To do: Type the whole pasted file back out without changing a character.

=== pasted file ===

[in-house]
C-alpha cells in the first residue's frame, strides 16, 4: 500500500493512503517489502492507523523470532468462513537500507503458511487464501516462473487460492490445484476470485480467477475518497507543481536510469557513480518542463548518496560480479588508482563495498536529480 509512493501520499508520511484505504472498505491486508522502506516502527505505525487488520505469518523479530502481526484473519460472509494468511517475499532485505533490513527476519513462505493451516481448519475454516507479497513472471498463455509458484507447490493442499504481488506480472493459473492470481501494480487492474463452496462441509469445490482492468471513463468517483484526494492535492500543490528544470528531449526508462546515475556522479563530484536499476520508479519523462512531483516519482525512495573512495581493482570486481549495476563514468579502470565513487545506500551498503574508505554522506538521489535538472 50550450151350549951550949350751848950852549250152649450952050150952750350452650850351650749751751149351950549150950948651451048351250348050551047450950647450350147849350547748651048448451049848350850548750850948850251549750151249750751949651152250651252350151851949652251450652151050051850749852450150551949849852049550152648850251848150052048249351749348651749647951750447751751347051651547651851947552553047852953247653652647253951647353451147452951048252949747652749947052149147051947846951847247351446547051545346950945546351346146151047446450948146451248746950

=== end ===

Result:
[in-house]
C-alpha cells in the first residue's frame, strides 16, 4: 500500500493512503517489502492507523523470532468462513537500507503458511487464501516462473487460492490445484476470485480467477475518497507543481536510469557513480518542463548518496560480479588508482563495498536529480 509512493501520499508520511484505504472498505491486508522502506516502527505505525487488520505469518523479530502481526484473519460472509494468511517475499532485505533490513527476519513462505493451516481448519475454516507479497513472471498463455509458484507447490493442499504481488506480472493459473492470481501494480487492474463452496462441509469445490482492468471513463468517483484526494492535492500543490528544470528531449526508462546515475556522479563530484536499476520508479519523462512531483516519482525512495573512495581493482570486481549495476563514468579502470565513487545506500551498503574508505554522506538521489535538472 50550450151350549951550949350751848950852549250152649450952050150952750350452650850351650749751751149351950549150950948651451048351250348050551047450950647450350147849350547748651048448451049848350850548750850948850251549750151249750751949651152250651252350151851949652251450652151050051850749852450150551949849852049550152648850251848150052048249351749348651749647951750447751751347051651547651851947552553047852953247653652647253951647353451147452951048252949747652749947052149147051947846951847247351446547051545346950945546351346146151047446450948146451248746950